Misha: Haha. When I got the call that it had sold, I was on the bus to work. I was working as a hostess at a restaurant on Sunset at the time, and I didn’t hop off at Bar Marmount, I got off at the stop in front of my restaurant, and worked my shift. Which I continued to work for the next two months while contracts went back and forth between lawyers. The sad truth is, that for most screenwriters, your first sale doesn’t put you on easy street.

me: Yes, once everybody takes their cut, you’re left with just enough your electricity bill for that month. What restaurant did you work at?

Misha: Talesai. Very good Thai food. I was working at night, and going on meetings during the day. And occasionally serving producers and execs I had gone on meetings with. That was a little embarrassing.

me: Haha. “Oh hey, fancy meeting you here. Would this be a bad time to ask you what you thought of my pitch?” Was everybody else who worked there an actor or a screenwriter?

Misha: No actually. It was very strange. Everyone else that worked there were Thai, and they had been working there for like 20 some years. I definitely stood out.

me: How did you land the job at Heroes?

Misha: I was working on “Sons of Anarchy” (a show on FX) and looking forward to the hiatus between seasons, and I got a call that they were looking for a staff writer for Heroes and liked Sunflower and wanted to meet. So I went in and met with the producers, and they asked me to join their staff as well. So now I’m back to back year round on two shows, and it’s a lot of work, but amazing.

me: Oh cool. I know they’re pretty tight-lipped over there but are you allowed to talk about what the show’s going to be like?

Misha: They are very tight-lipped. It’s all kind of insane. There’s a lot of exciting stuff happening this season, but I can’t talk about any of it. We’re outlining my episode right now, and I’m very excited about it. But that’s really all I can say. Haha.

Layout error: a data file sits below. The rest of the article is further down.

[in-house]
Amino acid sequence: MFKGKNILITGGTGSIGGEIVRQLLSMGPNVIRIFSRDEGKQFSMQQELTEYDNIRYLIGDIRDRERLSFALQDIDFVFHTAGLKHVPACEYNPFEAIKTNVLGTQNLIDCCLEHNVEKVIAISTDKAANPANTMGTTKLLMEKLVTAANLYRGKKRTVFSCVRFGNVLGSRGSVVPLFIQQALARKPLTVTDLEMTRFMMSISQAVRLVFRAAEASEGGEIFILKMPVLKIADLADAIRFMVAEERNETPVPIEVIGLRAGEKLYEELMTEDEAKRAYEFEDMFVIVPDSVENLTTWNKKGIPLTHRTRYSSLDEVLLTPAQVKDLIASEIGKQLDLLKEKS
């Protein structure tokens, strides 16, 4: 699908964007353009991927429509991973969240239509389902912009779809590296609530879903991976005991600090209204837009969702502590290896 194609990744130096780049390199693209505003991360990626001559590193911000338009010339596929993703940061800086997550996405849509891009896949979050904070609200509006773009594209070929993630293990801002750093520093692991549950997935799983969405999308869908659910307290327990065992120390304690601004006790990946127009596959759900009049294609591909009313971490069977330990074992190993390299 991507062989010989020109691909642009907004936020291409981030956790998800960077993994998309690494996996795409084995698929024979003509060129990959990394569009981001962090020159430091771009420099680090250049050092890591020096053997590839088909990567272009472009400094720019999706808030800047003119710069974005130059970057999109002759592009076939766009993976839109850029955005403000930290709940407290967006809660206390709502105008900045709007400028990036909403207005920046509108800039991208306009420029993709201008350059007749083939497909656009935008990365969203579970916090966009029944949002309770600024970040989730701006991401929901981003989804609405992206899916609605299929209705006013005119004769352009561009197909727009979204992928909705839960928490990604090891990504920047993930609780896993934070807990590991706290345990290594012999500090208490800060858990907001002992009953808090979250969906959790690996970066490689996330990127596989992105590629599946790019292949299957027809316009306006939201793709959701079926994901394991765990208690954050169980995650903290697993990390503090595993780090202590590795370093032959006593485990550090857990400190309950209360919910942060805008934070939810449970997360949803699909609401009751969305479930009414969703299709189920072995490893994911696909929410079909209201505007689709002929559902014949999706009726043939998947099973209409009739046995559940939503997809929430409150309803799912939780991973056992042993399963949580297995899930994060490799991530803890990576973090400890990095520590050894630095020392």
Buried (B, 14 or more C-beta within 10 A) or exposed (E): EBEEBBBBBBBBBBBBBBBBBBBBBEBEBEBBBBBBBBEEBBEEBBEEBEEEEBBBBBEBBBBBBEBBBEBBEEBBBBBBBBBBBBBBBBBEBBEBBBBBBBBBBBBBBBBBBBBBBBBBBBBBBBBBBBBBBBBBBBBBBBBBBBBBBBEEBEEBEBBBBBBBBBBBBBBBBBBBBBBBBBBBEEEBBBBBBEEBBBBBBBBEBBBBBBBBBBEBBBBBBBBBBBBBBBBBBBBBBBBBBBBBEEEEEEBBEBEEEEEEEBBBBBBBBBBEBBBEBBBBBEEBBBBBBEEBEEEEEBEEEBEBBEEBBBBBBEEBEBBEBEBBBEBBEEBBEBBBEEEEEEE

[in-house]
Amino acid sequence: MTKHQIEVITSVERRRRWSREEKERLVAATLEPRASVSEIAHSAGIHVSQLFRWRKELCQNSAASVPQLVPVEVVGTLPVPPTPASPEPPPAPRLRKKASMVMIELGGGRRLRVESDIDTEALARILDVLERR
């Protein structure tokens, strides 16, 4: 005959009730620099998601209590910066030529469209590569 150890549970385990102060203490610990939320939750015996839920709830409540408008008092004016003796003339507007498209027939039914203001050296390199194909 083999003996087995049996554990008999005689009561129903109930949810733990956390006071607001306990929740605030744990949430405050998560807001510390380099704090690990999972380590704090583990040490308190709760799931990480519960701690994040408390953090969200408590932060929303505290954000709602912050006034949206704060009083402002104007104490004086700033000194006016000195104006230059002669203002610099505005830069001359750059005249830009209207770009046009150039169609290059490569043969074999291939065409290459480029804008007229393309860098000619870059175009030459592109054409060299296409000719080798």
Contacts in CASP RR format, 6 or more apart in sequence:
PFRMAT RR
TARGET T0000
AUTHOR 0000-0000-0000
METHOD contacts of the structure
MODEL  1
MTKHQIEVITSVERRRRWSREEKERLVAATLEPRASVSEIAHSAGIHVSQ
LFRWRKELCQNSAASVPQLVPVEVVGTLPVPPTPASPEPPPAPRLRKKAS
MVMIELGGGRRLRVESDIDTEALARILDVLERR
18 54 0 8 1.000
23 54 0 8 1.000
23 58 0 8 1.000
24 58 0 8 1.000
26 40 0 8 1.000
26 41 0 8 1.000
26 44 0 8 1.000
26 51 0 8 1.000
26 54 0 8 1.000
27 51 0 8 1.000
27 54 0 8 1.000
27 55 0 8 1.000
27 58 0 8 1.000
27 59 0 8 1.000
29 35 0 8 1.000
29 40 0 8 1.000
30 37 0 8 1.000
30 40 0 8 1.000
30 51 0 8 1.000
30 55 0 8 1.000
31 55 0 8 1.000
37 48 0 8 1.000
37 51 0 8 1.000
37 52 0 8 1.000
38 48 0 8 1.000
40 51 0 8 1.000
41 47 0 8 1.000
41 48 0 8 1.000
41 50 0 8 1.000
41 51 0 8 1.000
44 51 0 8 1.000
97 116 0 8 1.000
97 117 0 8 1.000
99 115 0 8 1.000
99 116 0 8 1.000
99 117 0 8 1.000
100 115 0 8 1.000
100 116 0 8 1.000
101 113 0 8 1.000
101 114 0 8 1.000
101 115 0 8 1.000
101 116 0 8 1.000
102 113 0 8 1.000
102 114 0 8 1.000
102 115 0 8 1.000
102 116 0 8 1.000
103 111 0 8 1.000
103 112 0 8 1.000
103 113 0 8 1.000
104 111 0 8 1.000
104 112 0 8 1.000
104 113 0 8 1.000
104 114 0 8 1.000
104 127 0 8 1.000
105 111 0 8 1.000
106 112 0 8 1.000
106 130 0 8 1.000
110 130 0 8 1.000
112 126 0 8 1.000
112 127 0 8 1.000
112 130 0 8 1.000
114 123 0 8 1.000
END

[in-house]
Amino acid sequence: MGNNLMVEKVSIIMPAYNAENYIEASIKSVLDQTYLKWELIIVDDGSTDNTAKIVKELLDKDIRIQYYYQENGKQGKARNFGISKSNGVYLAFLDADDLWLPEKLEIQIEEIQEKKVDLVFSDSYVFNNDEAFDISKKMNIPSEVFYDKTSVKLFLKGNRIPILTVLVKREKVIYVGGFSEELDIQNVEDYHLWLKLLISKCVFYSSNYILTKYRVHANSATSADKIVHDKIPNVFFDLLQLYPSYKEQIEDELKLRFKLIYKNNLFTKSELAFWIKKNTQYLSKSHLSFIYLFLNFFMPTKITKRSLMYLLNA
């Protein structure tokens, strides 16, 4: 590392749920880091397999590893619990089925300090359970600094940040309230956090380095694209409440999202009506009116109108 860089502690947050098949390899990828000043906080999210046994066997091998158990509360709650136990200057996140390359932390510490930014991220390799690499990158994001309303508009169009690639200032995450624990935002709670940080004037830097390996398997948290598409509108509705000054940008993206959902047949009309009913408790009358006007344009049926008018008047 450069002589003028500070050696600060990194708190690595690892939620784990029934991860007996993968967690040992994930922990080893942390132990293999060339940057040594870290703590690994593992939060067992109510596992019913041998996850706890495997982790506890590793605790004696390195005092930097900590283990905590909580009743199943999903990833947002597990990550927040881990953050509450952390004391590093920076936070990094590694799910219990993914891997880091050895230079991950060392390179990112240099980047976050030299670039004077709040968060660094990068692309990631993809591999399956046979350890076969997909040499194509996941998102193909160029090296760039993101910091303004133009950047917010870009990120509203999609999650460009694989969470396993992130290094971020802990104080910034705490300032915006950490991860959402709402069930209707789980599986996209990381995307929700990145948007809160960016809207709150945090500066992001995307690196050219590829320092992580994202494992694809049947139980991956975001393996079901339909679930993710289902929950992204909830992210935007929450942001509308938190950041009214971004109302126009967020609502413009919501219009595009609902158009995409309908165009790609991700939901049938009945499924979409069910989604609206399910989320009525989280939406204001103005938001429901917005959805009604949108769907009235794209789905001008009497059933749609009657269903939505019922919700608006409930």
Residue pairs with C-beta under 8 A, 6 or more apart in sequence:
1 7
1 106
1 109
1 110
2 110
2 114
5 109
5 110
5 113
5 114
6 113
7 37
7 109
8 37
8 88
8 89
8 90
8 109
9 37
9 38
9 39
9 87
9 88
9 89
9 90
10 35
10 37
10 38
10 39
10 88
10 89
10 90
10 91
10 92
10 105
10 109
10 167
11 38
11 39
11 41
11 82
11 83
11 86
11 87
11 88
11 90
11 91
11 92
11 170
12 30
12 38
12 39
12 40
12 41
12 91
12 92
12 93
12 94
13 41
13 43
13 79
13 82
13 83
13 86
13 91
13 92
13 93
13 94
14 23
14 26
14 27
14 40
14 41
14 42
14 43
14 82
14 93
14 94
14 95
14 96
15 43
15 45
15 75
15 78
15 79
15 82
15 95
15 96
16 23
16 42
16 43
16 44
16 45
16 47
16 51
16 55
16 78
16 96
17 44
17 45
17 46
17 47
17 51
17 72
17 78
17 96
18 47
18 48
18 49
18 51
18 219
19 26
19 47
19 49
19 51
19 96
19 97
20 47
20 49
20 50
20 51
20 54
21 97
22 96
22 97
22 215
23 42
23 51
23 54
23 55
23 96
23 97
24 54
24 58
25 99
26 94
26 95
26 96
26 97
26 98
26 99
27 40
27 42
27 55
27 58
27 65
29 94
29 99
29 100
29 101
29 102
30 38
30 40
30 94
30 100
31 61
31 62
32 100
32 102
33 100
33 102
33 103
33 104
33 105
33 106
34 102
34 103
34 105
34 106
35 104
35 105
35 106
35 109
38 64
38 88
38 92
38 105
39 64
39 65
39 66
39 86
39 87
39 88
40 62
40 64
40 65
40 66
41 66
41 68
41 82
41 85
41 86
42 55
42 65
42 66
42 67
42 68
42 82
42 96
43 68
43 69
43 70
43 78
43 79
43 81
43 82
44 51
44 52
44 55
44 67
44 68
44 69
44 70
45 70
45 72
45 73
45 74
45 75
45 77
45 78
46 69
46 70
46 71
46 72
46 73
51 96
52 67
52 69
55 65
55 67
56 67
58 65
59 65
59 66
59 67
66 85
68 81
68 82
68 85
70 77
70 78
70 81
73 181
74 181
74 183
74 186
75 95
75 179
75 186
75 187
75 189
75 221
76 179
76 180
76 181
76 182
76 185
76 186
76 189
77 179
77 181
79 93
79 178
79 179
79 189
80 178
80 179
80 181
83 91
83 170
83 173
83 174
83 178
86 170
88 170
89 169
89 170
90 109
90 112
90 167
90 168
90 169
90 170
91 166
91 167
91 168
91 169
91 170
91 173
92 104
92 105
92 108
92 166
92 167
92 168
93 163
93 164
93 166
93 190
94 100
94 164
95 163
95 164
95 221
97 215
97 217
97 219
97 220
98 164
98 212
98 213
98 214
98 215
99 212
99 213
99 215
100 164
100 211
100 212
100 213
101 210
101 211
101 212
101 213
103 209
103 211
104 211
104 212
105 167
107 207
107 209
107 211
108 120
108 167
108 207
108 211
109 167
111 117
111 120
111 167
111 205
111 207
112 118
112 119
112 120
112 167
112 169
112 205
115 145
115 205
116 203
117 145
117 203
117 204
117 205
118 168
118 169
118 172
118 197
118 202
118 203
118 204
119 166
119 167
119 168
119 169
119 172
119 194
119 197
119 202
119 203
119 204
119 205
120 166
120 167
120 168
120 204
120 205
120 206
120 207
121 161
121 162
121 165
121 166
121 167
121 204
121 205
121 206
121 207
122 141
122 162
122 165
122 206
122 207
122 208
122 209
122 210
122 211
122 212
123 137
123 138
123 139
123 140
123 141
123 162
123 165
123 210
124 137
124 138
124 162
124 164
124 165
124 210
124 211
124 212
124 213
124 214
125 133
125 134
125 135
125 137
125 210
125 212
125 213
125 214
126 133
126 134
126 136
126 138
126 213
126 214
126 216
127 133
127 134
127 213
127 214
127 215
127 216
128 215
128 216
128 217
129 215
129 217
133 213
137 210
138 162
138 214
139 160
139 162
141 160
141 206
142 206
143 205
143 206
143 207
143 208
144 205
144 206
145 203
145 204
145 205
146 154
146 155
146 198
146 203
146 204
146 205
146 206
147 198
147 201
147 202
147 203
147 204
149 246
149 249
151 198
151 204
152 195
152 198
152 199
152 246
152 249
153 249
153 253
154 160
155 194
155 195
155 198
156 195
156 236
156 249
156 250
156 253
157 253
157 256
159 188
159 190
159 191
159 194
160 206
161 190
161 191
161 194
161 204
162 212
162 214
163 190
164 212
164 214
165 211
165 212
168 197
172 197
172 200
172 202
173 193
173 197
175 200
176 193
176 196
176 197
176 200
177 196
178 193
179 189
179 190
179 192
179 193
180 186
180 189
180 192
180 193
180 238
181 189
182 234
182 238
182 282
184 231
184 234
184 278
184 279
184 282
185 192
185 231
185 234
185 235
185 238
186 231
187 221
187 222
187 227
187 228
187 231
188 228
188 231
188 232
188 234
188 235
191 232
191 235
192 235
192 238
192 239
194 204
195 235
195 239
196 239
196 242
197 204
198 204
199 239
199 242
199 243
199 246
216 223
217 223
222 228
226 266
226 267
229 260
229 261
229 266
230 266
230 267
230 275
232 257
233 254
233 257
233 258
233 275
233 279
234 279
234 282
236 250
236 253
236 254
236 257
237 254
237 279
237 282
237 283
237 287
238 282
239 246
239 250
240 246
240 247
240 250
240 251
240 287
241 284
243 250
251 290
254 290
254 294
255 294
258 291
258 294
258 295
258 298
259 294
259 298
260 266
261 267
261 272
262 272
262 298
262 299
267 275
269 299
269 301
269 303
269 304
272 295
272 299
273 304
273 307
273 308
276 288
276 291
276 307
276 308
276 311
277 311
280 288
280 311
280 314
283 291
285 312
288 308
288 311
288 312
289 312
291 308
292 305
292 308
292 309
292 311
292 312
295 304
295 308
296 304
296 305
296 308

me: You know it took me two seasons to make the connection between one of the character’s names being “Hiro” and the show being called “Heroes”?

Misha: Haha. I caught that around the middle of the first season.

me: And at first, I thought it was a complete coincidence. I actually wanted to write the show and tell them about this amazing coincidence they were missing.

Misha: You should have. That might have even responded. Or it’s something you should have asked at the comic con panel. I’m going for the first time this year. I’m a little afraid.

me: Are you going to dress in like battle gear or some strange outfit?

Misha: No, I’m going to hide in the corner, and hope no one realizes I work for the show, and start asking me questions. There’s a whole Heroes wiki page, where they have pictures and bios about the entire crew! The entire crew! I don’t have one yet, and as I mentioned earlier, I like to remain mysterious.

me: Is that why you worked at a Thai restaurant?

Misha: Haha. No. I worked at a Thai restaurant because they were the first people to hire me. I didn’t have many options then.

me: You told me you’re finally going to write another spec. Have you started it yet? And are you nervous about following up the wildly popular Sunflower?